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Putting Your Worries Into Words

It’s been a while since you’ve seen your friend, and you notice there’s something different about her—but, not in a good way. She takes frequent trips to the bathroom, has lost some weight and says she’s been overly tired lately.

Living with diabetes has heightened your sensitivity to this disease, and your friend—let’s call her Brigitte—is showing symptoms that seem sadly familiar.

How do you tell her you think she might have diabetes? You obviously have good intentions, but be careful: you could quickly find yourself in a minefield.

Think before you speak. Diabetes is a touchy subject that can arouse fear, which is why it’s important to be tactful. For example, avoid statements like, “You clearly have diabetes.” On one hand, you’re not sure, and on the other hand, Brigitte may not react well.

Take the right approach. Broach the subject gently by asking Brigitte how she’s feeling. Mention that you’ve noticed such and such changes in her, without bringing up diabetes yet. If Brigitte says she doesn’t know where this is coming from, you could say that she seems to have symptoms of diabetes. Be prepared to describe them, from your point of view, and emphasize that it’s easy to get a diagnosis. Be a good listener: answer Brigitte’s questions, offer her support and change the subject if she says she doesn’t want to keep discussing it.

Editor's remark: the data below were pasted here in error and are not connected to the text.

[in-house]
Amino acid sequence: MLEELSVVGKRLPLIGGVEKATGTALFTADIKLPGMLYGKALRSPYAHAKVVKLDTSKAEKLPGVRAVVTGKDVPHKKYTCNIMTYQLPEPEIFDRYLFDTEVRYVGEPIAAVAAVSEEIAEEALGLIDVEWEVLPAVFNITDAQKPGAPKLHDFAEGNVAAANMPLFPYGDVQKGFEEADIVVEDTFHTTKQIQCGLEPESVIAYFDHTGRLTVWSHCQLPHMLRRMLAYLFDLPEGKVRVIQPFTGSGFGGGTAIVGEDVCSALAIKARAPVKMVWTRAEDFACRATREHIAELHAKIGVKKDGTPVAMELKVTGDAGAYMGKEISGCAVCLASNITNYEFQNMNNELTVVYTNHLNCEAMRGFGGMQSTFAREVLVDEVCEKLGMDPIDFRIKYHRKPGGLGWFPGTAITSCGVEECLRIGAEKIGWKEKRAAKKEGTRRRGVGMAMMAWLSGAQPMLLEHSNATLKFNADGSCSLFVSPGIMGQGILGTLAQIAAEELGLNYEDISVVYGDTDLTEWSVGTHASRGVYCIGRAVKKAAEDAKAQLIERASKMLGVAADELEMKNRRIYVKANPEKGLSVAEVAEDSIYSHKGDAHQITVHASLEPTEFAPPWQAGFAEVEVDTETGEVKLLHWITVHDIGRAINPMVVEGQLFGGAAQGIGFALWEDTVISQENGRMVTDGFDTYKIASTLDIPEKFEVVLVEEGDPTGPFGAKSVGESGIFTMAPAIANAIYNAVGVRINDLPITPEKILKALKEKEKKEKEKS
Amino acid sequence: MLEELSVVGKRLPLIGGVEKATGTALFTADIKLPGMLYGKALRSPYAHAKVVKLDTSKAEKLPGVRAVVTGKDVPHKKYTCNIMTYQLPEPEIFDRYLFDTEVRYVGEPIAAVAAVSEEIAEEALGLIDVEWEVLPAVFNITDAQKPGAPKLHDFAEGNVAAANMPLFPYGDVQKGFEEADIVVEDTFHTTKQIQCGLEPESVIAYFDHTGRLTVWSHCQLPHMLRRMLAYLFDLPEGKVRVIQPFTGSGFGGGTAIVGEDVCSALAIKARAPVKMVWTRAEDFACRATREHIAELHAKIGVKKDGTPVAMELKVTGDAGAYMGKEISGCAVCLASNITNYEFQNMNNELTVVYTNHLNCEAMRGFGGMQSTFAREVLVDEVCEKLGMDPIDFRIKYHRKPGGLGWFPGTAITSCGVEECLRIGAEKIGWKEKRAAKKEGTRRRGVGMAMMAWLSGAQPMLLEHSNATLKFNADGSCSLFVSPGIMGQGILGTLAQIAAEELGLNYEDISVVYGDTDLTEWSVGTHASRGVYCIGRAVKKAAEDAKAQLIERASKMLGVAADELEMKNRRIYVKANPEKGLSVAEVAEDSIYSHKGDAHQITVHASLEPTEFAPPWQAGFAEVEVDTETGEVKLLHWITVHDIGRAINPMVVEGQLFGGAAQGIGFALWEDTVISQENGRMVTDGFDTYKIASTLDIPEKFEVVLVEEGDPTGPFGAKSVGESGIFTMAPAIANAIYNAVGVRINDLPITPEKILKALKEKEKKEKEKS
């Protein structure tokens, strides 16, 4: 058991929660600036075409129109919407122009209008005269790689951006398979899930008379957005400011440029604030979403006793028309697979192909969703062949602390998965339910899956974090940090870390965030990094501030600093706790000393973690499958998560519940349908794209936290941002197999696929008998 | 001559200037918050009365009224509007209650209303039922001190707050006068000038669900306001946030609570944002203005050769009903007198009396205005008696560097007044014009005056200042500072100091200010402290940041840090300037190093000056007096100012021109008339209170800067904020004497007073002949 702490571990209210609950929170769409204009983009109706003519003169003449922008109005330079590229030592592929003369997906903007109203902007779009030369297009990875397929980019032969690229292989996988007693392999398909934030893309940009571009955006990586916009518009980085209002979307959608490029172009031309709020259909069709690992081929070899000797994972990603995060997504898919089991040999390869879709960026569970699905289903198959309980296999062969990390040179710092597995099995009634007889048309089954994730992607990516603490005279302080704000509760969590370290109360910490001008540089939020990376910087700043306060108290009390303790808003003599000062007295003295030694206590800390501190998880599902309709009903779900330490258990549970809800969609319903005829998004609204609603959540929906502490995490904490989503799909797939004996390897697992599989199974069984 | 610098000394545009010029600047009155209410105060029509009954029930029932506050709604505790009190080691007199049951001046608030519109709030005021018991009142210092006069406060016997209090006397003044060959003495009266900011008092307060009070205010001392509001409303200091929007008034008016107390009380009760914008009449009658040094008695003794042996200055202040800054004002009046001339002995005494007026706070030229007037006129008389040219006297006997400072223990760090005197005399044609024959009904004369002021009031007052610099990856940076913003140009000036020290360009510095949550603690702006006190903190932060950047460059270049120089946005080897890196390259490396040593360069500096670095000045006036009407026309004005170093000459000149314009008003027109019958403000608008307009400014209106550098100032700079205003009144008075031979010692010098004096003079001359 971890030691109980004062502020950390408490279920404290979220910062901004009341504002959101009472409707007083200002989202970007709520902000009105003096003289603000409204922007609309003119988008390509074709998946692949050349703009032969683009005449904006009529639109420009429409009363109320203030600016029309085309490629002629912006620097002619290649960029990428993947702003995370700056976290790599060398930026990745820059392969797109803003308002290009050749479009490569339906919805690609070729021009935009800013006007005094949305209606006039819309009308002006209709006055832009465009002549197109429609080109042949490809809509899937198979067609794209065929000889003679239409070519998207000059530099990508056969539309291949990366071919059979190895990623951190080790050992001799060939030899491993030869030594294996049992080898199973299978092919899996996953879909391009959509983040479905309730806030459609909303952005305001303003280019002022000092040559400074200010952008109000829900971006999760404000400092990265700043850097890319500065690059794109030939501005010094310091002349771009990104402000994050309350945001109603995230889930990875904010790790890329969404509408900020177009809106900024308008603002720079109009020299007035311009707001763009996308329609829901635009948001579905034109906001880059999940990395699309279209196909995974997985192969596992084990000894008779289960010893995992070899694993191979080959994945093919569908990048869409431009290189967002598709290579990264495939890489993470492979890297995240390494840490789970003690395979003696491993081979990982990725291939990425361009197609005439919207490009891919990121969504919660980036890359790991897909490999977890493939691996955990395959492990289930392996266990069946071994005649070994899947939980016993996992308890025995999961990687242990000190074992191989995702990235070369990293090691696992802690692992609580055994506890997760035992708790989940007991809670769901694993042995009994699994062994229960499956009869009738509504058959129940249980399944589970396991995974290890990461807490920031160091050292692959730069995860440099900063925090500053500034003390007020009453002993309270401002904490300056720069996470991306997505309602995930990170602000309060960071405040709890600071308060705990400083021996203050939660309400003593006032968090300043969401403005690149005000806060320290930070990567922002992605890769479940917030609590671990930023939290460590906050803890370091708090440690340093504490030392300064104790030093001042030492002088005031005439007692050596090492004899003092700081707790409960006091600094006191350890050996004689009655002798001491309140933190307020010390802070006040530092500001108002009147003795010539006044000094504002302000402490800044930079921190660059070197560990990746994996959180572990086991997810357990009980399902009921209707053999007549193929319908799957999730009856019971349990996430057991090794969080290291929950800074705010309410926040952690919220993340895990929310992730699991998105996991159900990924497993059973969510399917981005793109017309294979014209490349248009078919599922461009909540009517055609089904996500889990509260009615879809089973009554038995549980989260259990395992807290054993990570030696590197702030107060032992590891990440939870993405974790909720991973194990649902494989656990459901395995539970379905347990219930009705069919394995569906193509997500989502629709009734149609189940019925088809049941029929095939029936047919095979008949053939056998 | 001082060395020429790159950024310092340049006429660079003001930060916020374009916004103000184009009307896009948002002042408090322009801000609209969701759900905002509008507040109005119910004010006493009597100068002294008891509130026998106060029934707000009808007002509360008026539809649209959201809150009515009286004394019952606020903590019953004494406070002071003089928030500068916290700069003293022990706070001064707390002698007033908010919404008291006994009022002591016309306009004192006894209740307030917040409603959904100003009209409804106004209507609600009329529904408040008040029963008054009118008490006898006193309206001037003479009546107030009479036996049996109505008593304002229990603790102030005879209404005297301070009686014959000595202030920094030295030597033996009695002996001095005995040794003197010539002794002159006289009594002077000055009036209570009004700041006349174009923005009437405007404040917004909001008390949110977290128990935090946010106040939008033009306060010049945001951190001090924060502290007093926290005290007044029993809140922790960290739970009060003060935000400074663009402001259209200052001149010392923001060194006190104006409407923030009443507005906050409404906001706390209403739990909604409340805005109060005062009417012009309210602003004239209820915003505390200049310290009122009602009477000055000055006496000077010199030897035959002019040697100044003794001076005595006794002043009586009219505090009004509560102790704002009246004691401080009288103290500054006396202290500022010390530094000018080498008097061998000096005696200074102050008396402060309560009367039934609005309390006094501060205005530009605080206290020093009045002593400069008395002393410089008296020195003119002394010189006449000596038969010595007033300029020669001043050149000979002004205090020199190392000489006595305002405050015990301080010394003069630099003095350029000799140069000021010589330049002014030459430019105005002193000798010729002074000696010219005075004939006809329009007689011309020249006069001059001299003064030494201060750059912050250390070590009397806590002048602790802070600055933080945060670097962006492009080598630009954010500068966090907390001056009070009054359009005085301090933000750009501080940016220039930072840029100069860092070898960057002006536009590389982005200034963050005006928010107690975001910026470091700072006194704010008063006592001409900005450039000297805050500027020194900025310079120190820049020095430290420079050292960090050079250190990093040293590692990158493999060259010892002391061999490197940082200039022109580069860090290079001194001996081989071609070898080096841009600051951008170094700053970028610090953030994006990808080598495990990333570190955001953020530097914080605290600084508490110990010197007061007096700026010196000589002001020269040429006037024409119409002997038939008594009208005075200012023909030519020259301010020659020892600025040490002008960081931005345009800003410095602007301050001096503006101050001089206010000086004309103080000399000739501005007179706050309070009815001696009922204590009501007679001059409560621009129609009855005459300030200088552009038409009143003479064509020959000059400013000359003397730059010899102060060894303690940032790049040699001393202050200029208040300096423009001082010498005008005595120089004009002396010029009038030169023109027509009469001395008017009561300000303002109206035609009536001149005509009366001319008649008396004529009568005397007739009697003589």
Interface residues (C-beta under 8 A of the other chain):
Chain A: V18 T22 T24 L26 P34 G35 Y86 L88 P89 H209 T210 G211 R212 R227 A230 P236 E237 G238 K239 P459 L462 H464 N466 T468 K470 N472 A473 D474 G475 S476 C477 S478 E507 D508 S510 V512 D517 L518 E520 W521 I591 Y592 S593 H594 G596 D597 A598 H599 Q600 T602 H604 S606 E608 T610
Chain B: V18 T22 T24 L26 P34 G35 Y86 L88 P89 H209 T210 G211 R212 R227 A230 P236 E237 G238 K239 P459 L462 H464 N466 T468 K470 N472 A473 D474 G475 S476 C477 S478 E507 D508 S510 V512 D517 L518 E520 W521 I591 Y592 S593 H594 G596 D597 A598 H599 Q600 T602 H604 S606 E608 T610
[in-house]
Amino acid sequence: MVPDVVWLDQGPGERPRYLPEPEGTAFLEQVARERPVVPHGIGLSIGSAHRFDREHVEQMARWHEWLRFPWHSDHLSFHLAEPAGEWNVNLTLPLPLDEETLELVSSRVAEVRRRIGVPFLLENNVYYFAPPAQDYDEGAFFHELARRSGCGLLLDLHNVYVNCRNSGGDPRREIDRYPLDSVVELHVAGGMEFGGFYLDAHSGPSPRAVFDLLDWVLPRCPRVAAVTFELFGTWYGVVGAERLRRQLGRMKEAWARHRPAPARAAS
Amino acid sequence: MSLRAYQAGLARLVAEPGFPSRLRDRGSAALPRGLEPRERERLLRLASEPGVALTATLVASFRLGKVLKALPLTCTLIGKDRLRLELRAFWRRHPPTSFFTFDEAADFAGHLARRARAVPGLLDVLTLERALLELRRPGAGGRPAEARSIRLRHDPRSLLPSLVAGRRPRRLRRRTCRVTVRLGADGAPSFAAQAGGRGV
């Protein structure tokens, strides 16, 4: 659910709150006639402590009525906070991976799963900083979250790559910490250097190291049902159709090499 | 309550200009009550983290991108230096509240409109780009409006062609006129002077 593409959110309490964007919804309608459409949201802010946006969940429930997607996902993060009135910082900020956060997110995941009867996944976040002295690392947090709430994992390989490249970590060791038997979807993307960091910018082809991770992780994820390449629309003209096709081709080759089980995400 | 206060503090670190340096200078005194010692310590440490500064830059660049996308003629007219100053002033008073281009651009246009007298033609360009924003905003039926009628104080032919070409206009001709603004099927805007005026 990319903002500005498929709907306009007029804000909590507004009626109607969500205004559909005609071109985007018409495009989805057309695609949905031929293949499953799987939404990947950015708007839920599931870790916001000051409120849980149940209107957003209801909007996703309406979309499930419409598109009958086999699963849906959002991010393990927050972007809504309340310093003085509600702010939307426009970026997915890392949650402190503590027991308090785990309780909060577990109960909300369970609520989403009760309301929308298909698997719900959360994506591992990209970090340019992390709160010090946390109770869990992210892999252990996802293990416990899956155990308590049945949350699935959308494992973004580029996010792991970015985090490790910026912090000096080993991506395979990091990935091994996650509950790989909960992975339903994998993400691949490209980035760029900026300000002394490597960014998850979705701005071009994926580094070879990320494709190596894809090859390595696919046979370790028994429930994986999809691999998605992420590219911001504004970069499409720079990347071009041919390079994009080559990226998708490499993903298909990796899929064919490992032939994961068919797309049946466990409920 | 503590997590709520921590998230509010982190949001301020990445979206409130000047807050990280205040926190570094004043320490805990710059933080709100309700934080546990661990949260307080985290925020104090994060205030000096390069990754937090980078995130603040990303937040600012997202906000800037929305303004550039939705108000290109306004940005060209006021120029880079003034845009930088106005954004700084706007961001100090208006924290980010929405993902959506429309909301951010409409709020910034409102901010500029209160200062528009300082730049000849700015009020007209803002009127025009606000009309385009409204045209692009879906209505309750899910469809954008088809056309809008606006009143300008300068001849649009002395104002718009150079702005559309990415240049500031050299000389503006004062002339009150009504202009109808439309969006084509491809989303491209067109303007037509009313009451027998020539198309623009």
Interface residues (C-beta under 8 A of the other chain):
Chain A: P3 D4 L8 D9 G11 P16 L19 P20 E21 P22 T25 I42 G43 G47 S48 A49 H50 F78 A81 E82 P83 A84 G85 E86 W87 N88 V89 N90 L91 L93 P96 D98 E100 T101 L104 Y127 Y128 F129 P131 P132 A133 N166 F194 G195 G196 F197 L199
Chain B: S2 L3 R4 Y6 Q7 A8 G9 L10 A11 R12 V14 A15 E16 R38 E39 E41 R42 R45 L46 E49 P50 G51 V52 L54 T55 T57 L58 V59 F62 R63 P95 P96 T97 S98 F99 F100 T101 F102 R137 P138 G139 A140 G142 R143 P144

Don’t play doctor. It’s not up to you to make a diagnosis. Furthermore, just because you’ve experienced symptoms similar to Brigitte’s doesn’t necessarily mean she has diabetes. Likewise, there’s no need to list all the risks and complications of the disease; hearing about neuropathy or hyperglycemia will only cause your friend distress.

In short, speak from personal experience to express your concerns and encourage Brigitte to see a doctor, or at least consider that she may have diabetes. That is never an easy idea to swallow, so be empathetic without becoming condescending. Above all, refrain from commenting on Brigitte’s lifestyle, even though you know that it can trigger the disease or accelerate its progression.

Ask yourself: how would you like to be spoken to in a similar situation?

References:
Roche, “How to Say, "I Think You Have Diabetes"”: http://www.accu-chekdiabeteslink.com/how-to-say-i-think-you-have-diabetes.html. Accessed February 15, 2016.
WebMD, “When Someone You Love Has Diabetes”: http://www.webmd.com/diabetes/helping-a-loved-one-cope-with-diabetes. Accessed February 15, 2016.

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